The Good Oil

Listen to your avocado says Georgie Gordon because it’s talking big fat sense. Yes, there are good fats, and not only that, the good ones are essential to your wellbeing.

March 27, 2019
Georgie Gordon

Georgie Gordon

March 27, 2019

There’s a funny cartoon making its way around the internet that depicts one avocado running after another (upset) avocado saying ‘I said you were the good kind of fat!’. Funny because it demonstrates that we still find it hard to get our heads around the fact that there are any ‘good’ types of fat, and funny because avocados can’t talk.

It’s hard to keep up with what is ‘good’ food these day. Sugar, fat and carbohydrates; they’ve all had a rough trot and been deemed unhealthy or something we should just consume in moderation. However, fat has probably been the most demonised, for a long time we were led to believe that eating fat not only made us put on weight but that it was the cause of serious health concerns such as high cholesterol, blood pressure and even heart disease. Now there is evidence that not only are some types of fat good for us but they are essential to our health and wellbeing and that they can even help us lose weight. Quite the turnaround.

Put simply, the good fats are unsaturated and include omega-3s (eg. fatty fish, flaxseed, walnuts) and monounsaturated fats (eg. olive oil, avocados, pumpkin seeds, almonds) and the bad are trans fats, it’s the artificial kind found in a lot of processed food that we need to avoid (eg. packaged crackers, cookies and margarine). The contentious fats are saturated (butter, animal fat, palm oil), there is a lot of scientific research to show that eating saturated fat is not nearly bad as all the food pyramids and guidelines we grew up with have led us to believe, however they are high in kilojoules so moderation is required.

Fat is an essential part of our diet, our body needs it for energy, to support cell growth, to carry vitamins into our bloodstream, to help us produce important hormones, protect our organs and keep us warm.

As the debate continues on whether saturated fat, rich dairy products and red meat etc. are a source of good fat for us, the following is a variety of high fat foods that there’s no denying the health benefits for:


Eggs have had a bad rap in the past as the yolk has quite a high fat content and they were not recommended for people with high cholesterol, however the tide has turned there, even the Australian Heart Foundation says ‘the cholesterol in eggs has almost no effect on our blood cholesterol levels’. Of the total fat content only a small amount is saturated and they full of omega-3s, incredibly nutritious they contain quality protein and 11 different vitamins and minerals.


One of the best sources of plant based omega-3 fatty acids walnuts are up there with almonds as one the healthiest nuts around. Research shows that eating a small amount every day can actually lower cholesterol levels, they also great for heart health with anti-inflammatory properties that reduce the risk of blood clots and they’re high in powerful antioxidants.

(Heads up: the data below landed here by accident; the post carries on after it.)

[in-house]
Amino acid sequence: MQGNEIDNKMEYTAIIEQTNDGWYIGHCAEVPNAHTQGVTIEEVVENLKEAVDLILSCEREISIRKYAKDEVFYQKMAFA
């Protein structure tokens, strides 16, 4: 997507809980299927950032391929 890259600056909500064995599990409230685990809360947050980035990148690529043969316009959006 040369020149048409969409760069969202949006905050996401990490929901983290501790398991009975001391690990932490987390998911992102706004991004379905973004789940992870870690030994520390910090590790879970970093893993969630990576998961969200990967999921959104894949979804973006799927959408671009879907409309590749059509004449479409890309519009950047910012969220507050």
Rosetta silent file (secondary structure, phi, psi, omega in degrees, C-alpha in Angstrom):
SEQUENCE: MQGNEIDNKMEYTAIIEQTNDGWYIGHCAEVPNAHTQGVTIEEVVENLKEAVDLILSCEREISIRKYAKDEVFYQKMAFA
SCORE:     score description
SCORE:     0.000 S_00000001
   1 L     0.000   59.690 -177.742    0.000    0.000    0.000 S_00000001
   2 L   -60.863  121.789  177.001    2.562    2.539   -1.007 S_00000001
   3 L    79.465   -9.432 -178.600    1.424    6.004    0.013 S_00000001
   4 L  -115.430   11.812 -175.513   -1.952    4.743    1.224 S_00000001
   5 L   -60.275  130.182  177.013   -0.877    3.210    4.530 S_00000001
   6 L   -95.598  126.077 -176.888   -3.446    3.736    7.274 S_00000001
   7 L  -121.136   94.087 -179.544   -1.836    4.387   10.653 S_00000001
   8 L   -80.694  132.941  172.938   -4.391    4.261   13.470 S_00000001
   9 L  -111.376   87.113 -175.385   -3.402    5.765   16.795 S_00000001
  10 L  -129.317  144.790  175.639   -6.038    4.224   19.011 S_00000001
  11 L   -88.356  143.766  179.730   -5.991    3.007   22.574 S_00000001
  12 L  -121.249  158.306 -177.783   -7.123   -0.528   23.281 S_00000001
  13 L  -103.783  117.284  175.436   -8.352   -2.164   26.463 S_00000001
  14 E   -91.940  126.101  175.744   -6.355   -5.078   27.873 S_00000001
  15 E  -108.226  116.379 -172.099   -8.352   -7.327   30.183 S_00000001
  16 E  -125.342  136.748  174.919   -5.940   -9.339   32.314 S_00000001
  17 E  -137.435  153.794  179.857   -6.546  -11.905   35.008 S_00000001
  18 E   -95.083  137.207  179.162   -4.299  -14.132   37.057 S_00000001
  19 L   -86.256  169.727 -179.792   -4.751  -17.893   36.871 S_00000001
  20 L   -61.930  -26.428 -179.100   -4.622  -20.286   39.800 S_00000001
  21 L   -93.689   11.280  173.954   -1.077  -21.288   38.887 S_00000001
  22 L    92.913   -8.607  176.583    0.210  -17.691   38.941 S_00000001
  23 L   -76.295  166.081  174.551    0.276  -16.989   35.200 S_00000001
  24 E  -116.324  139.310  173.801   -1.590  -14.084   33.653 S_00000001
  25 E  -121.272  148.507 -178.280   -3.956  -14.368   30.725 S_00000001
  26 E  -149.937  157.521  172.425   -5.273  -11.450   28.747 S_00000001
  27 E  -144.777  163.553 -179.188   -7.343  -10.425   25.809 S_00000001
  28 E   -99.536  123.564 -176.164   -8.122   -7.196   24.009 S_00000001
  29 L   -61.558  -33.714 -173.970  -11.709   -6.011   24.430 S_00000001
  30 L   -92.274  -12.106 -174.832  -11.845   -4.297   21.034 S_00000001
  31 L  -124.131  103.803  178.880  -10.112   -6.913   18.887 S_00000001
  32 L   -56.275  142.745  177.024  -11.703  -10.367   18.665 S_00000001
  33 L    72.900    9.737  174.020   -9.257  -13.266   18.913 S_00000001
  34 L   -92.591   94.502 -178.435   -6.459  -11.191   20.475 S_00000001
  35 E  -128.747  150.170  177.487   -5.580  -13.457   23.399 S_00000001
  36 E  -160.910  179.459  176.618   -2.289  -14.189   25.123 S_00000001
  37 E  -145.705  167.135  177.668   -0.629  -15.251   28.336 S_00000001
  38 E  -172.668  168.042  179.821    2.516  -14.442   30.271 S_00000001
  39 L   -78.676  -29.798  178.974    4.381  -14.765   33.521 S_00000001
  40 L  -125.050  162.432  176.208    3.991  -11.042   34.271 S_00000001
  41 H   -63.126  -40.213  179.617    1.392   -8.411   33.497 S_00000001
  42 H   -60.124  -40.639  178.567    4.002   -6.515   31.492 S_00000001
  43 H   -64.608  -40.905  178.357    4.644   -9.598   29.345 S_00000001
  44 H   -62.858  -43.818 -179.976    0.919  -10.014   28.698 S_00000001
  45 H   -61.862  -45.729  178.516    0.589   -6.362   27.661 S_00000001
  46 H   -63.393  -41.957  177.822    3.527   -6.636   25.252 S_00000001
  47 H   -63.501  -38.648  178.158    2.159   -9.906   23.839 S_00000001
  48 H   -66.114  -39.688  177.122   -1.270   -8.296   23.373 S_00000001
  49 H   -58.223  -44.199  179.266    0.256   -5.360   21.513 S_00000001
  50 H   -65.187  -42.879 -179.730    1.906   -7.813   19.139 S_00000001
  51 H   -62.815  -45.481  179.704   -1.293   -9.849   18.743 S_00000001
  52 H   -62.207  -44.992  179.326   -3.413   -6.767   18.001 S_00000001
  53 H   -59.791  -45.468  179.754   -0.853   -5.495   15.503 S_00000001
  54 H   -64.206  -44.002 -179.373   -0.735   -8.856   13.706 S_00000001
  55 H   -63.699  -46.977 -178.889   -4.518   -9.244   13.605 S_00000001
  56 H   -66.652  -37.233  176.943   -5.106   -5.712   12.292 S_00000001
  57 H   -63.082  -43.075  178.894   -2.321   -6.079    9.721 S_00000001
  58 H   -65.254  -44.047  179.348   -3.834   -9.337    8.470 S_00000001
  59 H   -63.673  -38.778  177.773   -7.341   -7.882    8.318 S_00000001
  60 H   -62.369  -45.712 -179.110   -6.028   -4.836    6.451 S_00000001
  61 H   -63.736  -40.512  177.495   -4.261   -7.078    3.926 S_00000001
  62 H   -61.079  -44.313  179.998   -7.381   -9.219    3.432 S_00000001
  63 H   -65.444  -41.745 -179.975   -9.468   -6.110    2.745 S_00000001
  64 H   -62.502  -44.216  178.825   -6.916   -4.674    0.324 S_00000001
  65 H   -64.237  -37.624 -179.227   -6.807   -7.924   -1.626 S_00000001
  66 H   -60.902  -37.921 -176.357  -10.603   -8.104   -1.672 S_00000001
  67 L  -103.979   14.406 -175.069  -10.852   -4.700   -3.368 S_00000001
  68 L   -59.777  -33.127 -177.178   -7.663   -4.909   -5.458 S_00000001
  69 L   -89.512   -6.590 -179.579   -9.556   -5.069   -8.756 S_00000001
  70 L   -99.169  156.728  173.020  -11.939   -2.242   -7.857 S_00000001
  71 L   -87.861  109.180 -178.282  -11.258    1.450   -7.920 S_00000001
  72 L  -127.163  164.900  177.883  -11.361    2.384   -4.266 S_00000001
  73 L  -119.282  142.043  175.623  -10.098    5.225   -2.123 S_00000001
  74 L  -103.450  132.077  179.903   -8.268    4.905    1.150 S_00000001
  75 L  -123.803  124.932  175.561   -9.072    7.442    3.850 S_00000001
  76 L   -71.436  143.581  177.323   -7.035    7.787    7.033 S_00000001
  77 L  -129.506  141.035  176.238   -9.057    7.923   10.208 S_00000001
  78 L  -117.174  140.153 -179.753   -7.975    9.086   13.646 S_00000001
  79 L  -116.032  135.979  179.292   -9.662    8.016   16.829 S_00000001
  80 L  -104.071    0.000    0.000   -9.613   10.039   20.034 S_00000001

Salmon and other oily fish like sardines and tuna are the best way get a dose of essential omega-3s. Salmon is also a great source of protein, high in B vitamins, potassium and selenium which helps protect bone health.

Dark chocolate

Chocolate with a high cocoa content is surprisingly nutritious, it contains healthy fats and a range of vitamins and minerals. It’s strong antioxidant properties fight against cancer causing free radicals and it even contains fibre. A high kilojoule and caffeine content make it strictly to be enjoyed in moderation though.

Chia seeds

The word superfood gets bandied about a lot these days but these tiny seeds are worthy of the title. They come from the Salvia Hispanica plant (a relation to mint) and are incredibly high in omega-3s and fibre and are an excellent source of protein. Great for heart and brain function and raft of other health benefits.

Olive Oil

This wonder oil is rich in essential omega-3s and also healthy monounsaturated fats that reduce inflammation in the body. A major player in the Mediterranean diet which was developed after studies showed that Mediterranean populations, despite their high dietary fat intake mainly in the form of olive oil, have low rates of certain types of cancers, cardiovascular disease and an increased life expectancy.

Sunflower seeds

It’s amazing how much goodness is packed into this little seed, the healthy fats aid in hormone balance and cardiovascular health and some of their many other nutrients include E and B vitamins, folate, and a high amount of protein.


And lastly, back to our friends in the cartoon, the majority of fat in an avocado is monounsaturated – great for heart health and for lowering blood pressure and cholesterol. They are also a rich source of Vitamin E, high in potassium and loaded with fibre.

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